Conn. President: Community College Students Feel Unsafe
Ojakian Testifies in Favor of Bill Allowing Armed Police on Campus
HARTFORD, Conn. (AP) — The president of the Connecticut State Colleges and Universities System said that students, faculty and staff believe armed security is necessary at community colleges because they don’t feel safe on campus.
Mark Ojakian appeared before the General Assembly’s Higher Education and Employment Advancement Committee to testify in favor of legislation that would allow special police forces to be created at each of the state’s 12 community colleges, pending approval from each campus and the state’s Board of Regents.
Currently, only Naugatuck Community College has armed officers.
Ojakian said allowing armed, special police forces will bring “a fundamental level of fairness and equality” to the safety and security at community colleges that’s in line with what is already provided at UConn and the state universities.
Rep. Roberta Willis noted that community colleges are smaller and have a different dynamic than other state colleges and universities.
“These officers will receive the same training and certification as university officers, and will thus be better equipped to meet the security needs of our students,” he said, adding how students and staff were particularly concerned in the wake of a deadly mass shooting on Oct. 1 at an Oregon community college.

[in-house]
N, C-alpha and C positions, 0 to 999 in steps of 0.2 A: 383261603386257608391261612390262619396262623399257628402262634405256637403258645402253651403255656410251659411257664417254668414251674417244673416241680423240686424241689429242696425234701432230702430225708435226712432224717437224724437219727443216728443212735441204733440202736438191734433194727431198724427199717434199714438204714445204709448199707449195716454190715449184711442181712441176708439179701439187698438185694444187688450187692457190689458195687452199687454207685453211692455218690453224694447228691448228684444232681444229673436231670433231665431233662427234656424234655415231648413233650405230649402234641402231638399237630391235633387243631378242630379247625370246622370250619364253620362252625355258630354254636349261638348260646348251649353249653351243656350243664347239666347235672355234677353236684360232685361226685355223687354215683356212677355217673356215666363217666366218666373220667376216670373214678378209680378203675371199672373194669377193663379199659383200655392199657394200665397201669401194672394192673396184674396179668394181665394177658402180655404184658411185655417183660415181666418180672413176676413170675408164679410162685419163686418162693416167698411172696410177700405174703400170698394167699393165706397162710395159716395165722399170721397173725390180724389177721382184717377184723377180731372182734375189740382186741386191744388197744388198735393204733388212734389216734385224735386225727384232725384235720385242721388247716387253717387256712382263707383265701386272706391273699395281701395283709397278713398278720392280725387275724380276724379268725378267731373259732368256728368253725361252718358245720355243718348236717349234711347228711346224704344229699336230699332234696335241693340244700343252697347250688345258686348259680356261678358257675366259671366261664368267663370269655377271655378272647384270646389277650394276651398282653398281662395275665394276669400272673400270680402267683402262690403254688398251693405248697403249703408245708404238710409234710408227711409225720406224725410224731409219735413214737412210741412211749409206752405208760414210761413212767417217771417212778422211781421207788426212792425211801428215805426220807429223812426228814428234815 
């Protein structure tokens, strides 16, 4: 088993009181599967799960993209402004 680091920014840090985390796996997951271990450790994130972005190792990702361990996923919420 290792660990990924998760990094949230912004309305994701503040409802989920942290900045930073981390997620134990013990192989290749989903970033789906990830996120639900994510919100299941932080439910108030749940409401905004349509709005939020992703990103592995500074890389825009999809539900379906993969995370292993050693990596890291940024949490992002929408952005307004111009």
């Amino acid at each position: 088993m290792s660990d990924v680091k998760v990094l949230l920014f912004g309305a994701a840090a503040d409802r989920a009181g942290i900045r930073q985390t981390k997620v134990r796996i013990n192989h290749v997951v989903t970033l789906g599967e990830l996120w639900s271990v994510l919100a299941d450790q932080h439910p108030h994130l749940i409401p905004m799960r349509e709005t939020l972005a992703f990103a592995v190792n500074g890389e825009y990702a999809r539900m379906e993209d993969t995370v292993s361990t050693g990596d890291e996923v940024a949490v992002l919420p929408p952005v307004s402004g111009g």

Rep. Roberta Willis, D- Lakeville, the committee’s cochairman, said she has some concerns with the legislation, noting that community colleges are smaller and have a different dynamic than other state colleges and universities. Also, she voiced concern that community colleges don’t have adequate mental health services.
“If we’re going to talk about armed officers, investing in that, we need to be investing in mental health and counseling first,” Willis said.
Ojakian said efforts are underway to expand such services on community college campuses.